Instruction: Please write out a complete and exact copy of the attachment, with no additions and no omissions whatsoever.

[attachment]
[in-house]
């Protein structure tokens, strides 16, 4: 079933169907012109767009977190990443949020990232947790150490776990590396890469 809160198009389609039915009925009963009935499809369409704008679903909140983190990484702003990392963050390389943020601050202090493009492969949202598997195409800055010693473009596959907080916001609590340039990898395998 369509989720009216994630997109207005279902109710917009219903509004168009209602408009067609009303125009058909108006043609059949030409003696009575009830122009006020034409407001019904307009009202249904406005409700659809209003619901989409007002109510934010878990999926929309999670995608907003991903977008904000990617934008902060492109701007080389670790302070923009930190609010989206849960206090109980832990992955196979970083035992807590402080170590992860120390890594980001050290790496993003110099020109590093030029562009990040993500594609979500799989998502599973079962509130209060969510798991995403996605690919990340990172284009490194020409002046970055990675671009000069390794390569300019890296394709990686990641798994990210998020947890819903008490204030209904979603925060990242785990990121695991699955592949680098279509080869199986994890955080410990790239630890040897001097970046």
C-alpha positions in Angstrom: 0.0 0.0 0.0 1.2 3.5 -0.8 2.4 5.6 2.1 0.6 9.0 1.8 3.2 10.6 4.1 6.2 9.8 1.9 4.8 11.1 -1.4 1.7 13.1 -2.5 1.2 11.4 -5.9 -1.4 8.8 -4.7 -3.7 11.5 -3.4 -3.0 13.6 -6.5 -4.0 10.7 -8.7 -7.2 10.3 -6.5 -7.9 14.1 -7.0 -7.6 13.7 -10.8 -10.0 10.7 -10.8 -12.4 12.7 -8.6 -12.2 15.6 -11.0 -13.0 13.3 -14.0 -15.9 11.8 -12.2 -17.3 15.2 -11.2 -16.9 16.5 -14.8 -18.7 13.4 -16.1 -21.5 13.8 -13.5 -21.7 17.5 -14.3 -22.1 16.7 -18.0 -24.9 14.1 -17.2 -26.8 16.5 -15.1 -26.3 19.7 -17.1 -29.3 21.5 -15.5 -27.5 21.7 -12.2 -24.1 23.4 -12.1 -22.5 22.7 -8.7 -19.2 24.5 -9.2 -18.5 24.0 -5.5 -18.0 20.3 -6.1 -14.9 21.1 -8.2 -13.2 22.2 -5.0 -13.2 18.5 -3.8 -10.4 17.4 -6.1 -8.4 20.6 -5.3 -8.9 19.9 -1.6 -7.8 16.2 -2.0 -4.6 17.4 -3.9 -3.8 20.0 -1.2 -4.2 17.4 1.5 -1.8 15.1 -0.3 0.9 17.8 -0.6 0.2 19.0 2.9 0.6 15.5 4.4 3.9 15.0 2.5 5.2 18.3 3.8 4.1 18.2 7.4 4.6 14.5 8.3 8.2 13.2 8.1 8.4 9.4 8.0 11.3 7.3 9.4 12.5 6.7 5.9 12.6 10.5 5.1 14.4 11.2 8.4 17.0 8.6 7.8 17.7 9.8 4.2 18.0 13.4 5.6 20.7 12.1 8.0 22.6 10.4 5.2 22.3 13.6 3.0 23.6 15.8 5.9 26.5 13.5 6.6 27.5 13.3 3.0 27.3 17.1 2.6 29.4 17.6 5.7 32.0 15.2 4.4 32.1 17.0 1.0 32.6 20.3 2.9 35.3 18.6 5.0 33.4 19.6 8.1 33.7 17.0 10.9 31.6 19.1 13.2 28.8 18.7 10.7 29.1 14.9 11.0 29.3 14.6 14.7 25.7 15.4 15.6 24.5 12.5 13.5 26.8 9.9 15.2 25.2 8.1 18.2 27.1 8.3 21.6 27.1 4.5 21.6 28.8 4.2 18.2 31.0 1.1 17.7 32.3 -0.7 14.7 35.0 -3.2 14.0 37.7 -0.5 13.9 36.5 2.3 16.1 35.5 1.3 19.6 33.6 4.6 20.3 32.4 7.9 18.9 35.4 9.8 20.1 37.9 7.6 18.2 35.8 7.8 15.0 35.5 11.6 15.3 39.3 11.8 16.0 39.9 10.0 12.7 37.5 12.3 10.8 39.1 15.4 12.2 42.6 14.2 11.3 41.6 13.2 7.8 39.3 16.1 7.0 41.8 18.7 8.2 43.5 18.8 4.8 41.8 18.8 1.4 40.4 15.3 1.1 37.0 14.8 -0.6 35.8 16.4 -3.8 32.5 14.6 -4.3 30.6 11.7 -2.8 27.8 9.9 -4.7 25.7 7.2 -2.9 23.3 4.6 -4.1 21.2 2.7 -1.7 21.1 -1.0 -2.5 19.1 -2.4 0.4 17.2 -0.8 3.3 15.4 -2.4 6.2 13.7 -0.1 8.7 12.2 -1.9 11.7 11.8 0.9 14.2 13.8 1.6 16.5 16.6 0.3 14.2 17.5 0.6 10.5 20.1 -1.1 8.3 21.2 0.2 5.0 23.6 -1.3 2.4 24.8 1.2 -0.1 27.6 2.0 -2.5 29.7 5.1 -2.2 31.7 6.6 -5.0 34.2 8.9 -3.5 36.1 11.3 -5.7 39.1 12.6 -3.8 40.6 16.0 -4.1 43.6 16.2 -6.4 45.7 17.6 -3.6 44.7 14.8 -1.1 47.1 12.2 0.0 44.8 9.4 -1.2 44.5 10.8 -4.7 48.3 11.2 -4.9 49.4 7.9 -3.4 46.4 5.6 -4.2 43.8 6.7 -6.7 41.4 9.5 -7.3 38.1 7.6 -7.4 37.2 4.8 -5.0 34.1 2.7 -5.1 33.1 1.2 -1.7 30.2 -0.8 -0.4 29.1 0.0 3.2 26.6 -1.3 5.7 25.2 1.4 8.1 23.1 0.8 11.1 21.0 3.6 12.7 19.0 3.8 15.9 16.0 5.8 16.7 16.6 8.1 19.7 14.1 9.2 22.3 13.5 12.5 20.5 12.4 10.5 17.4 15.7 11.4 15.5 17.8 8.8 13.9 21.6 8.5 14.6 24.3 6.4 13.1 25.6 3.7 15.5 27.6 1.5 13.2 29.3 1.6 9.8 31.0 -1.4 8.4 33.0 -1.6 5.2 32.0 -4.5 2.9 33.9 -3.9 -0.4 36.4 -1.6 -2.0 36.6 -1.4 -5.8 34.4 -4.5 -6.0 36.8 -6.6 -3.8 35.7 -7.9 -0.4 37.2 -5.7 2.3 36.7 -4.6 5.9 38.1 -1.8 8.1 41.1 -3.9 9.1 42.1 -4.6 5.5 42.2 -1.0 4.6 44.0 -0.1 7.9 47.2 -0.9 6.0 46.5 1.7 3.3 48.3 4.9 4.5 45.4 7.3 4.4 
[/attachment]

[in-house]
């Protein structure tokens, strides 16, 4: 079933169907012109767009977190990443949020990232947790150490776990590396890469 809160198009389609039915009925009963009935499809369409704008679903909140983190990484702003990392963050390389943020601050202090493009492969949202598997195409800055010693473009596959907080916001609590340039990898395998 369509989720009216994630997109207005279902109710917009219903509004168009209602408009067609009303125009058909108006043609059949030409003696009575009830122009006020034409407001019904307009009202249904406005409700659809209003619901989409007002109510934010878990999926929309999670995608907003991903977008904000990617934008902060492109701007080389670790302070923009930190609010989206849960206090109980832990992955196979970083035992807590402080170590992860120390890594980001050290790496993003110099020109590093030029562009990040993500594609979500799989998502599973079962509130209060969510798991995403996605690919990340990172284009490194020409002046970055990675671009000069390794390569300019890296394709990686990641798994990210998020947890819903008490204030209904979603925060990242785990990121695991699955592949680098279509080869199986994890955080410990790239630890040897001097970046």
C-alpha positions in Angstrom: 0.0 0.0 0.0 1.2 3.5 -0.8 2.4 5.6 2.1 0.6 9.0 1.8 3.2 10.6 4.1 6.2 9.8 1.9 4.8 11.1 -1.4 1.7 13.1 -2.5 1.2 11.4 -5.9 -1.4 8.8 -4.7 -3.7 11.5 -3.4 -3.0 13.6 -6.5 -4.0 10.7 -8.7 -7.2 10.3 -6.5 -7.9 14.1 -7.0 -7.6 13.7 -10.8 -10.0 10.7 -10.8 -12.4 12.7 -8.6 -12.2 15.6 -11.0 -13.0 13.3 -14.0 -15.9 11.8 -12.2 -17.3 15.2 -11.2 -16.9 16.5 -14.8 -18.7 13.4 -16.1 -21.5 13.8 -13.5 -21.7 17.5 -14.3 -22.1 16.7 -18.0 -24.9 14.1 -17.2 -26.8 16.5 -15.1 -26.3 19.7 -17.1 -29.3 21.5 -15.5 -27.5 21.7 -12.2 -24.1 23.4 -12.1 -22.5 22.7 -8.7 -19.2 24.5 -9.2 -18.5 24.0 -5.5 -18.0 20.3 -6.1 -14.9 21.1 -8.2 -13.2 22.2 -5.0 -13.2 18.5 -3.8 -10.4 17.4 -6.1 -8.4 20.6 -5.3 -8.9 19.9 -1.6 -7.8 16.2 -2.0 -4.6 17.4 -3.9 -3.8 20.0 -1.2 -4.2 17.4 1.5 -1.8 15.1 -0.3 0.9 17.8 -0.6 0.2 19.0 2.9 0.6 15.5 4.4 3.9 15.0 2.5 5.2 18.3 3.8 4.1 18.2 7.4 4.6 14.5 8.3 8.2 13.2 8.1 8.4 9.4 8.0 11.3 7.3 9.4 12.5 6.7 5.9 12.6 10.5 5.1 14.4 11.2 8.4 17.0 8.6 7.8 17.7 9.8 4.2 18.0 13.4 5.6 20.7 12.1 8.0 22.6 10.4 5.2 22.3 13.6 3.0 23.6 15.8 5.9 26.5 13.5 6.6 27.5 13.3 3.0 27.3 17.1 2.6 29.4 17.6 5.7 32.0 15.2 4.4 32.1 17.0 1.0 32.6 20.3 2.9 35.3 18.6 5.0 33.4 19.6 8.1 33.7 17.0 10.9 31.6 19.1 13.2 28.8 18.7 10.7 29.1 14.9 11.0 29.3 14.6 14.7 25.7 15.4 15.6 24.5 12.5 13.5 26.8 9.9 15.2 25.2 8.1 18.2 27.1 8.3 21.6 27.1 4.5 21.6 28.8 4.2 18.2 31.0 1.1 17.7 32.3 -0.7 14.7 35.0 -3.2 14.0 37.7 -0.5 13.9 36.5 2.3 16.1 35.5 1.3 19.6 33.6 4.6 20.3 32.4 7.9 18.9 35.4 9.8 20.1 37.9 7.6 18.2 35.8 7.8 15.0 35.5 11.6 15.3 39.3 11.8 16.0 39.9 10.0 12.7 37.5 12.3 10.8 39.1 15.4 12.2 42.6 14.2 11.3 41.6 13.2 7.8 39.3 16.1 7.0 41.8 18.7 8.2 43.5 18.8 4.8 41.8 18.8 1.4 40.4 15.3 1.1 37.0 14.8 -0.6 35.8 16.4 -3.8 32.5 14.6 -4.3 30.6 11.7 -2.8 27.8 9.9 -4.7 25.7 7.2 -2.9 23.3 4.6 -4.1 21.2 2.7 -1.7 21.1 -1.0 -2.5 19.1 -2.4 0.4 17.2 -0.8 3.3 15.4 -2.4 6.2 13.7 -0.1 8.7 12.2 -1.9 11.7 11.8 0.9 14.2 13.8 1.6 16.5 16.6 0.3 14.2 17.5 0.6 10.5 20.1 -1.1 8.3 21.2 0.2 5.0 23.6 -1.3 2.4 24.8 1.2 -0.1 27.6 2.0 -2.5 29.7 5.1 -2.2 31.7 6.6 -5.0 34.2 8.9 -3.5 36.1 11.3 -5.7 39.1 12.6 -3.8 40.6 16.0 -4.1 43.6 16.2 -6.4 45.7 17.6 -3.6 44.7 14.8 -1.1 47.1 12.2 0.0 44.8 9.4 -1.2 44.5 10.8 -4.7 48.3 11.2 -4.9 49.4 7.9 -3.4 46.4 5.6 -4.2 43.8 6.7 -6.7 41.4 9.5 -7.3 38.1 7.6 -7.4 37.2 4.8 -5.0 34.1 2.7 -5.1 33.1 1.2 -1.7 30.2 -0.8 -0.4 29.1 0.0 3.2 26.6 -1.3 5.7 25.2 1.4 8.1 23.1 0.8 11.1 21.0 3.6 12.7 19.0 3.8 15.9 16.0 5.8 16.7 16.6 8.1 19.7 14.1 9.2 22.3 13.5 12.5 20.5 12.4 10.5 17.4 15.7 11.4 15.5 17.8 8.8 13.9 21.6 8.5 14.6 24.3 6.4 13.1 25.6 3.7 15.5 27.6 1.5 13.2 29.3 1.6 9.8 31.0 -1.4 8.4 33.0 -1.6 5.2 32.0 -4.5 2.9 33.9 -3.9 -0.4 36.4 -1.6 -2.0 36.6 -1.4 -5.8 34.4 -4.5 -6.0 36.8 -6.6 -3.8 35.7 -7.9 -0.4 37.2 -5.7 2.3 36.7 -4.6 5.9 38.1 -1.8 8.1 41.1 -3.9 9.1 42.1 -4.6 5.5 42.2 -1.0 4.6 44.0 -0.1 7.9 47.2 -0.9 6.0 46.5 1.7 3.3 48.3 4.9 4.5 45.4 7.3 4.4 